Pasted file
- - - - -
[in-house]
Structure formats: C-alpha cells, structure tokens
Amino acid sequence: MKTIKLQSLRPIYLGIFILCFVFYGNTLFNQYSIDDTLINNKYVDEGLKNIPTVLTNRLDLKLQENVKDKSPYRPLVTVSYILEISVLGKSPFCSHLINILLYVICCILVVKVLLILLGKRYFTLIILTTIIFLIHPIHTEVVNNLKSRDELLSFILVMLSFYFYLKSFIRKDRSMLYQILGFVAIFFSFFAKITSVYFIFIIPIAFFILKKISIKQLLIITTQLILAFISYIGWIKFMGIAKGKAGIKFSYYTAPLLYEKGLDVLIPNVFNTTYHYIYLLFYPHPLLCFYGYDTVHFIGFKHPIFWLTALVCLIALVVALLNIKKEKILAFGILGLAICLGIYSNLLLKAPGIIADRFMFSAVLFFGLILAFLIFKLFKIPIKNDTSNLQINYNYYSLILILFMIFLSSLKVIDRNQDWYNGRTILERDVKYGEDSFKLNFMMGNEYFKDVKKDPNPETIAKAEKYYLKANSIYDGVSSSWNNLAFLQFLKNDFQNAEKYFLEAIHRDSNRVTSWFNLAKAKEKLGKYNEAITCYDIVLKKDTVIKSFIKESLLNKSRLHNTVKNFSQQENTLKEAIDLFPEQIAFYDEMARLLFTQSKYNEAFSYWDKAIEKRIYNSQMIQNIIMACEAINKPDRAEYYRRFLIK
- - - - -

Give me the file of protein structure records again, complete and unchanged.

[in-house]
Structure formats: C-alpha cells, structure tokens
Amino acid sequence: MKTIKLQSLRPIYLGIFILCFVFYGNTLFNQYSIDDTLINNKYVDEGLKNIPTVLTNRLDLKLQENVKDKSPYRPLVTVSYILEISVLGKSPFCSHLINILLYVICCILVVKVLLILLGKRYFTLIILTTIIFLIHPIHTEVVNNLKSRDELLSFILVMLSFYFYLKSFIRKDRSMLYQILGFVAIFFSFFAKITSVYFIFIIPIAFFILKKISIKQLLIITTQLILAFISYIGWIKFMGIAKGKAGIKFSYYTAPLLYEKGLDVLIPNVFNTTYHYIYLLFYPHPLLCFYGYDTVHFIGFKHPIFWLTALVCLIALVVALLNIKKEKILAFGILGLAICLGIYSNLLLKAPGIIADRFMFSAVLFFGLILAFLIFKLFKIPIKNDTSNLQINYNYYSLILILFMIFLSSLKVIDRNQDWYNGRTILERDVKYGEDSFKLNFMMGNEYFKDVKKDPNPETIAKAEKYYLKANSIYDGVSSSWNNLAFLQFLKNDFQNAEKYFLEAIHRDSNRVTSWFNLAKAKEKLGKYNEAITCYDIVLKKDTVIKSFIKESLLNKSRLHNTVKNFSQQENTLKEAIDLFPEQIAFYDEMARLLFTQSKYNEAFSYWDKAIEKRIYNSQMIQNIIMACEAINKPDRAEYYRRFLIK